3rd Feb – bone scan, MRI
4th Feb – consultation with plastic surgeon/plastic surgeon
18th Feb – final consultation with plastic surgeon
19th Feb – pre op assessment
20th Feb – surgery
12th March – consultation with Oncologist – THIS was when I found out about chemo, rads etc
9th April – started chemo… have penultimate chemo tomorrow.

The ladies I have met on here have very similar timeframes, whether NHS or Private… your mums situation is not unusual, just very frustrating - and scary.
As soon as she has her surgery (and they can properly assess the tumor), you will get the histology report (approx another 2 weeks)… then the treatment plan will be defined.

Best wishes

It sounds like a feasible timescale. The docs and muliti disciplinary team which is requred to deal with cancer diagnoses are incredibly busy-and much though they would no doubt love to get things done quicker, they do their best under heavy workloads. Cancer takes a long time to grow, so a few weeeks delay (if indeed this can even be classed as a delay), will not impact negatively upon her prospects. Please try to stay calm-for your Mum’s sake, as much as anything. There are questions that simply can’t be answered until after surgery has been done, so you really will just have to try and stay calm in the meantime-and trust that the docs are doing their best for her.Once treatment has started you will all start to move forward, and feel so much more in control.

Thank you everyone for your thoughtful and helpful comments. I’m delighted to report that my Mum phoned the hospital this afternoon and was told the scan was clear - it hasn’t spread. She asked why they hadn’t contacted her and they said they would have told her on the day of the op - in 14 days time! How cruel and unnecessary is that? Anyway it’s the best news and means we know it’s ‘just’ BC.

Marguerite, thank you so much for all the effort with your post, it has reassured me a lot. I’m surprised that it took from 20th Feb til 12th March to find out about chemo etc, so that has prepared me for that too - I assumed they would know straight after the op! I also didn’t know chemo could go on so long. Thanks again and hope tomorrow goes well.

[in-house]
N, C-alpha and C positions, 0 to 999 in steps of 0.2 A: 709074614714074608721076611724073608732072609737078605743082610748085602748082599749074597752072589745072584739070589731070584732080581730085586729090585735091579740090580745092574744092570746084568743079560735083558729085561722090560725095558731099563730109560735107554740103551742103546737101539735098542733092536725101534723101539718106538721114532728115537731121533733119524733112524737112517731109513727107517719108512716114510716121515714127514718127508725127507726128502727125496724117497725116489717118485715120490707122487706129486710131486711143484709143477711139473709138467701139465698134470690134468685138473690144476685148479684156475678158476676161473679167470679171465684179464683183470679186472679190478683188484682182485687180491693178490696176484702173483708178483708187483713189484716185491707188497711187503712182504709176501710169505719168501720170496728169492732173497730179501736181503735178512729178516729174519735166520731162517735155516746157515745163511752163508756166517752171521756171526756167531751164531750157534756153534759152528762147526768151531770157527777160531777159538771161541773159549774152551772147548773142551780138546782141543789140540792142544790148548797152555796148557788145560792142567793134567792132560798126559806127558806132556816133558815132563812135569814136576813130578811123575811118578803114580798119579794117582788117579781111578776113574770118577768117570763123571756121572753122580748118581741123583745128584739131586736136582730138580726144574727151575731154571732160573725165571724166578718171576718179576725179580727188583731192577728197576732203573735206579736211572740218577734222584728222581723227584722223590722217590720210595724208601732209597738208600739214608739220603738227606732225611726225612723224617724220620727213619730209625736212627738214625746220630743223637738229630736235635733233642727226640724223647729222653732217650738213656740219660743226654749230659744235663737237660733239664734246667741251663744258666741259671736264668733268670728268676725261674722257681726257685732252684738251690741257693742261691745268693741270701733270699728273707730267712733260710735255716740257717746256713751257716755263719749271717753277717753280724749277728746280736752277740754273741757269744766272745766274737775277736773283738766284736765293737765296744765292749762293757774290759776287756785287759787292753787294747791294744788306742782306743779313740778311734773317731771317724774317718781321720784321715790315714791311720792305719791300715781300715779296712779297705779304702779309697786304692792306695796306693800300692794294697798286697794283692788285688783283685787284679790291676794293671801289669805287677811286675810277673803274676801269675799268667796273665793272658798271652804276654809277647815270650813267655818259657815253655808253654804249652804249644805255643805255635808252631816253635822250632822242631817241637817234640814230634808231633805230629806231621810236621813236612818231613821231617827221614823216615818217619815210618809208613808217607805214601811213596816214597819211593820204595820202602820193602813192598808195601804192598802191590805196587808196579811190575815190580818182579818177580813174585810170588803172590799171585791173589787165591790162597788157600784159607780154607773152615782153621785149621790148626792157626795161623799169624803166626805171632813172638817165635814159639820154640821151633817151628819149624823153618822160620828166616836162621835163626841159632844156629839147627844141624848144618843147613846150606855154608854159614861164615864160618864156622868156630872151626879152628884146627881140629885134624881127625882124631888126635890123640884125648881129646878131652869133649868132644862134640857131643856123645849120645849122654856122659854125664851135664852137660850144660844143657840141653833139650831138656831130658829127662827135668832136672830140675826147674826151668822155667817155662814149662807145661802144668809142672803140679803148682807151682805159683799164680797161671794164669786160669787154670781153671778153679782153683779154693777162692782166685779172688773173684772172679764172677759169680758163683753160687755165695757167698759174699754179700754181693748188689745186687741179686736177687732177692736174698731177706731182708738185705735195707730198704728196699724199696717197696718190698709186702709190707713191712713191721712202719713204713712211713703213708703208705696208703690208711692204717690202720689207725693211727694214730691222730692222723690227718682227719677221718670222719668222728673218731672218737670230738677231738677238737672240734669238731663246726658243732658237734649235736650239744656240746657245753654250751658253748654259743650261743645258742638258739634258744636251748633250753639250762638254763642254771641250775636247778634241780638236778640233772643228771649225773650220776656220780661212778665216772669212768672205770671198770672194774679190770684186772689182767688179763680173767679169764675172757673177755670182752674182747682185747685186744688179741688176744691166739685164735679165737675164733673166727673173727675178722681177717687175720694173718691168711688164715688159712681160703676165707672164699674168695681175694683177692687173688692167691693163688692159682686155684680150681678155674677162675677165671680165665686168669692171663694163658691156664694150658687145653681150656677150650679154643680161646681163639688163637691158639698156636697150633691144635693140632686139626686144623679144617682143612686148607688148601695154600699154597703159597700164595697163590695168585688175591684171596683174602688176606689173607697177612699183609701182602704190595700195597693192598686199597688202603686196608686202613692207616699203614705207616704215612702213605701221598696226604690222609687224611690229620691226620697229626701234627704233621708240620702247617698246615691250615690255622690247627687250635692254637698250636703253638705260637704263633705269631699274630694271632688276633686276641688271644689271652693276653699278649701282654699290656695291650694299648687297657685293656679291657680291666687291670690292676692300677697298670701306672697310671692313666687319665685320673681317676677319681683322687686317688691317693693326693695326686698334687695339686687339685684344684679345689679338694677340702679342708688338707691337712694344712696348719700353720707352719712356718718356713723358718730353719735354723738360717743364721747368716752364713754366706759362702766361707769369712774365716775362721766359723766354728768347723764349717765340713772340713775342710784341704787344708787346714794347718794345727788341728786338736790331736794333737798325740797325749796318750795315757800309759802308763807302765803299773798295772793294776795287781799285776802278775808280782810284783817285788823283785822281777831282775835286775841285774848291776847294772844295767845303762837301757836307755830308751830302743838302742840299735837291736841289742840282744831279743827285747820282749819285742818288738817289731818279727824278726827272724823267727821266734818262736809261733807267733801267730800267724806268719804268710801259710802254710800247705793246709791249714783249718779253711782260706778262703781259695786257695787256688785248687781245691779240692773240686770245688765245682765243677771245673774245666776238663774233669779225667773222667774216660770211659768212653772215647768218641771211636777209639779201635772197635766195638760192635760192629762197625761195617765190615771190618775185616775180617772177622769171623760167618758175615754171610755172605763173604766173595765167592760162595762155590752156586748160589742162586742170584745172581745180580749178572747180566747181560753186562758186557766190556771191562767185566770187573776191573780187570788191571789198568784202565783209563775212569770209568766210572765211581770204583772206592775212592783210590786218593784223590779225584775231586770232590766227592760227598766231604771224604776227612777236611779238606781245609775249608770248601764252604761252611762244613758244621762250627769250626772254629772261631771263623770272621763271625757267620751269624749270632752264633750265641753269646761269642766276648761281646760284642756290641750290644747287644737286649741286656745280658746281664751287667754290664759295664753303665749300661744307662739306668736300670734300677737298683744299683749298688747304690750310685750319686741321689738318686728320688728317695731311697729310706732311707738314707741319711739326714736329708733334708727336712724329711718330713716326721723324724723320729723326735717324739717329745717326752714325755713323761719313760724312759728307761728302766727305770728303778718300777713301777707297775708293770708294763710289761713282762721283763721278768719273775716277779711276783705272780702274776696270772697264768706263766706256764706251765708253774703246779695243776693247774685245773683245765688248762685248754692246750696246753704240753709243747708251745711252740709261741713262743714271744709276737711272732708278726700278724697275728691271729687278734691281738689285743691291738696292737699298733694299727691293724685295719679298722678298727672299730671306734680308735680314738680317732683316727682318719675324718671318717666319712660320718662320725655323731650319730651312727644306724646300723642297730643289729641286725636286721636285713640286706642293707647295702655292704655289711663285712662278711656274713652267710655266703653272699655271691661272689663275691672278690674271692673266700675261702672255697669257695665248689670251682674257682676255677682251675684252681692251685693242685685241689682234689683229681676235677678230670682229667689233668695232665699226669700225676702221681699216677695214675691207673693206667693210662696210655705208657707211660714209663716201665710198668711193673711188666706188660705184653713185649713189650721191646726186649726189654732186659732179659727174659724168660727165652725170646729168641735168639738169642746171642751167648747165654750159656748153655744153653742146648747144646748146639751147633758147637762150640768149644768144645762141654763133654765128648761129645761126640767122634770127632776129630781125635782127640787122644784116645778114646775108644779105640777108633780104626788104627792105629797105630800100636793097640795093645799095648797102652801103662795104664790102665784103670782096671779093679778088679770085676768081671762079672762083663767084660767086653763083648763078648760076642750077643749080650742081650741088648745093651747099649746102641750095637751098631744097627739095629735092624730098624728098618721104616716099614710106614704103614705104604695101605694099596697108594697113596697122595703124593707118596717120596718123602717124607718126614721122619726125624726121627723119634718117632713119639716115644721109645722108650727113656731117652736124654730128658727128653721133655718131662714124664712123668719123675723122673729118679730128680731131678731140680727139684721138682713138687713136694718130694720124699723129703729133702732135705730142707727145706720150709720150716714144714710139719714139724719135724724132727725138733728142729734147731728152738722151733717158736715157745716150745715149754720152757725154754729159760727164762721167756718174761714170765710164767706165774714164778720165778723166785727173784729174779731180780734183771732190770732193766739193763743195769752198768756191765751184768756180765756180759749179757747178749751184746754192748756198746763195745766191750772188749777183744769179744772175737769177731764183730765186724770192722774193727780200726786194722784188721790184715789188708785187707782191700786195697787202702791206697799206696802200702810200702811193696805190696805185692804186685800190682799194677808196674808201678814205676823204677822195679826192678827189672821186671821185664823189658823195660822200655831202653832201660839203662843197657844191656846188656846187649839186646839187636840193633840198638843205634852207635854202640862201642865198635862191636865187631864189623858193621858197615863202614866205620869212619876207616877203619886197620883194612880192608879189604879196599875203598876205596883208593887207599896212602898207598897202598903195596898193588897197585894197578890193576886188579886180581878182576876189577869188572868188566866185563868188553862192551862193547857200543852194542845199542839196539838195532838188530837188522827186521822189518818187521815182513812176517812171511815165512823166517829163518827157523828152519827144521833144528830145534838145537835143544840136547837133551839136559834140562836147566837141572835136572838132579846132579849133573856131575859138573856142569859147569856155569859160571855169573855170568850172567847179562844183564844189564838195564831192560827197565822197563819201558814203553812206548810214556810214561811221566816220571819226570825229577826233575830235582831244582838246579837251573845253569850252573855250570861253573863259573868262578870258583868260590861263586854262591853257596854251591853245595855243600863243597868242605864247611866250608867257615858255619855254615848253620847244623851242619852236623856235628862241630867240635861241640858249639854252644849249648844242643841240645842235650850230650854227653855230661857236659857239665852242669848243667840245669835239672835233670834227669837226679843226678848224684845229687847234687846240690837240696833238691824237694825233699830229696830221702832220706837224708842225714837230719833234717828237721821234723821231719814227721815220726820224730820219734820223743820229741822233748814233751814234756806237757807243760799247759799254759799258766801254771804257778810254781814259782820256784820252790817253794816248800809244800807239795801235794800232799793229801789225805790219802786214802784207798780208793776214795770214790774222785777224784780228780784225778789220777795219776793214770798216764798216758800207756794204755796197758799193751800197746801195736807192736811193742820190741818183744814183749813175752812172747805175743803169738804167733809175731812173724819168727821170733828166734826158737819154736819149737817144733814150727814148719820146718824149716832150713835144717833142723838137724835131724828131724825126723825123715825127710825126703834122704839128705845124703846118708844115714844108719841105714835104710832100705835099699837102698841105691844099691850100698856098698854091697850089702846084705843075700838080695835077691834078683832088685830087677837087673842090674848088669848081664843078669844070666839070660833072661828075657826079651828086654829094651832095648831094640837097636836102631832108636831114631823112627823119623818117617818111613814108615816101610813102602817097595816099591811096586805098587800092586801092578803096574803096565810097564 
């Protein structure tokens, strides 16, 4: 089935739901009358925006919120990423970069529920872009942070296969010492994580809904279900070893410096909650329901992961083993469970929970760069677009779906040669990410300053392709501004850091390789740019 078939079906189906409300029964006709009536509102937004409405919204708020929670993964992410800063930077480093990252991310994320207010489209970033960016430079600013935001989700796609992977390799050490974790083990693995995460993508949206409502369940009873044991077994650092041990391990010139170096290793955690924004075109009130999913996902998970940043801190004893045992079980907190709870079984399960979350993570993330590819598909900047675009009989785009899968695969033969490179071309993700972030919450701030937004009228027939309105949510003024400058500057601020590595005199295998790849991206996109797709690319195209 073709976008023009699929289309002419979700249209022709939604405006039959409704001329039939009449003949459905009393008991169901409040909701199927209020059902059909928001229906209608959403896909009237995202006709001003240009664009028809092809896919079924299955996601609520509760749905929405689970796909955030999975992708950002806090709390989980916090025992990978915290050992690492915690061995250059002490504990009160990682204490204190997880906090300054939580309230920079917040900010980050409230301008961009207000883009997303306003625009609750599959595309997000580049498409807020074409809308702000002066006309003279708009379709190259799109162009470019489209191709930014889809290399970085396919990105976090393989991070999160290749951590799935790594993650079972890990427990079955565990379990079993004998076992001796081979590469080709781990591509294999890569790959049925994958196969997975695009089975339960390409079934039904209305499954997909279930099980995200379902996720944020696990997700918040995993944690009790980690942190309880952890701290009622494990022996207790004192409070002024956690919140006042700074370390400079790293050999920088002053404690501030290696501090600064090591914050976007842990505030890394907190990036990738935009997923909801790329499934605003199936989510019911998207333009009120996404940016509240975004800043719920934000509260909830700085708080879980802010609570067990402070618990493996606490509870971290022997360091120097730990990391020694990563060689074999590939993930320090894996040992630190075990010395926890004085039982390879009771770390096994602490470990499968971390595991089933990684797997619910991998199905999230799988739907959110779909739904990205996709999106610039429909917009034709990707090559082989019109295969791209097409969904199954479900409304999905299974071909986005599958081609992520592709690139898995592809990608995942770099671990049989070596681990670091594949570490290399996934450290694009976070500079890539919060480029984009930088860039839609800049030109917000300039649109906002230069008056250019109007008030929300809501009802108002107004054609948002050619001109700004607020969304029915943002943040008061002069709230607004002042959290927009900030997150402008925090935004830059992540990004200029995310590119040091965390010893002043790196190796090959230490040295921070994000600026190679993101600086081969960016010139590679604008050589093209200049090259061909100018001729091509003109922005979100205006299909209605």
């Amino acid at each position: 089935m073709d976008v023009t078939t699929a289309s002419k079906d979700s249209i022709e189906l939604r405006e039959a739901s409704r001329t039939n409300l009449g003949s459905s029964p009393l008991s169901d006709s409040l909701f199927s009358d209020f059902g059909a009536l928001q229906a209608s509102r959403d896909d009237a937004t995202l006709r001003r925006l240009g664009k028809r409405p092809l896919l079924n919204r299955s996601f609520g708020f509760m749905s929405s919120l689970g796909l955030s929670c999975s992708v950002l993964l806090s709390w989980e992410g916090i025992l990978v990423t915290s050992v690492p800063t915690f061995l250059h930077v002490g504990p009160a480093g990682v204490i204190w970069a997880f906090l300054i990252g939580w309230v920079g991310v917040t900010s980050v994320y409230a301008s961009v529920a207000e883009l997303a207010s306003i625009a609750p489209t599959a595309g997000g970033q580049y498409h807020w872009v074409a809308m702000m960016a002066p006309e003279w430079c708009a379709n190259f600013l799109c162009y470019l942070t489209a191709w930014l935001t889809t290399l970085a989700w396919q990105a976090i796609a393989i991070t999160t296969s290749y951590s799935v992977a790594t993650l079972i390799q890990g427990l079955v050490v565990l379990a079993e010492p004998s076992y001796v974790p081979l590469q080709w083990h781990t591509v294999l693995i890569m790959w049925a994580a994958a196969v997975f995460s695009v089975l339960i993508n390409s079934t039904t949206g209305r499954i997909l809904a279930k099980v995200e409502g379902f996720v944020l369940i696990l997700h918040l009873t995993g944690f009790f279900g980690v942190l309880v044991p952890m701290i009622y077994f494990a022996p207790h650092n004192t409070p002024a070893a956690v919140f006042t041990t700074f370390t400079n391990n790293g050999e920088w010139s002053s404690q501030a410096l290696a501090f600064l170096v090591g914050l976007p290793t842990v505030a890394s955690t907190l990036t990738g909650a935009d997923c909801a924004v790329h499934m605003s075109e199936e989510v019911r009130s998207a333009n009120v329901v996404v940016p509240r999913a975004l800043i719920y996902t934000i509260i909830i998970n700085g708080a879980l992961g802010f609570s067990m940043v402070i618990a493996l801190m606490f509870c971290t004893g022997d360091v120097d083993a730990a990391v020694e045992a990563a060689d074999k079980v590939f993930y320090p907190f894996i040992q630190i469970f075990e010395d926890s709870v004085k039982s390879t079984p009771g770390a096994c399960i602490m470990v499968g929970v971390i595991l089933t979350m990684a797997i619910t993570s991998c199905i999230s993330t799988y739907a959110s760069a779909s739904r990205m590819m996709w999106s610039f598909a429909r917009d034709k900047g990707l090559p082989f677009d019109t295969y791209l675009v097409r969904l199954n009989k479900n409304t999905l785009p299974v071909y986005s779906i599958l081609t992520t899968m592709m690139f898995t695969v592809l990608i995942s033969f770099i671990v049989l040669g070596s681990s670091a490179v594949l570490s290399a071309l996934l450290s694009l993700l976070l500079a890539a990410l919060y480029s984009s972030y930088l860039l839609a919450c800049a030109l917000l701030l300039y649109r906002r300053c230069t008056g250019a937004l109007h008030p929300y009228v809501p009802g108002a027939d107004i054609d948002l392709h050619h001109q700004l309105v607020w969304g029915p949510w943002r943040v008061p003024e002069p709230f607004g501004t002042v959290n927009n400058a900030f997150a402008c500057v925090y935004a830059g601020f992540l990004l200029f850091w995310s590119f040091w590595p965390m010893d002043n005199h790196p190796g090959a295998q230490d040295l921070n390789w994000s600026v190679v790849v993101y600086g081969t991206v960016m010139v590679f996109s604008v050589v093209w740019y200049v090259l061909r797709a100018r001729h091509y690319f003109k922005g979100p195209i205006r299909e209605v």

ElaineD - I didn’t realise it takes a long time to grow, thought you could get more aggressive forms, but that’s just an assumption I guess so thanks for the clarification.

AlexG, Chris and Lucy thank you so much. Thank you all for being there for me this afternoon, it’s so good to have this forum here and I intend to stick around for the foreseeable future to give and receive this great support.


Glad that the replies have eased you a little - the unknown is awful.
Best wishes to your mum, she will get great advice from this site. Family support has been paramount for me, so your mum is off to a good start with your support.
This whole process is frightening, but absolutely doable.
Best wishes to your mum

Ruby-you are quite correct-there are indeed aggressive forms of cancer. But until all the groundwork is done, it still remains true that a few weeks “delay” really won’t impact too hugely. If you think how long it takes for a tumour to go from being undetectable, to detectable (as much as 10 years in some cases, I believe), then you will appreciate that having everything done, say within a month, isn’t too releveant. Much better that all the necessary steps are taken at this time, to ensure that your Mum’s progress from hereon in goes as smoothly as possible. Glad you have had some additional good news in the meantime, which will make the wait, slightly easier too.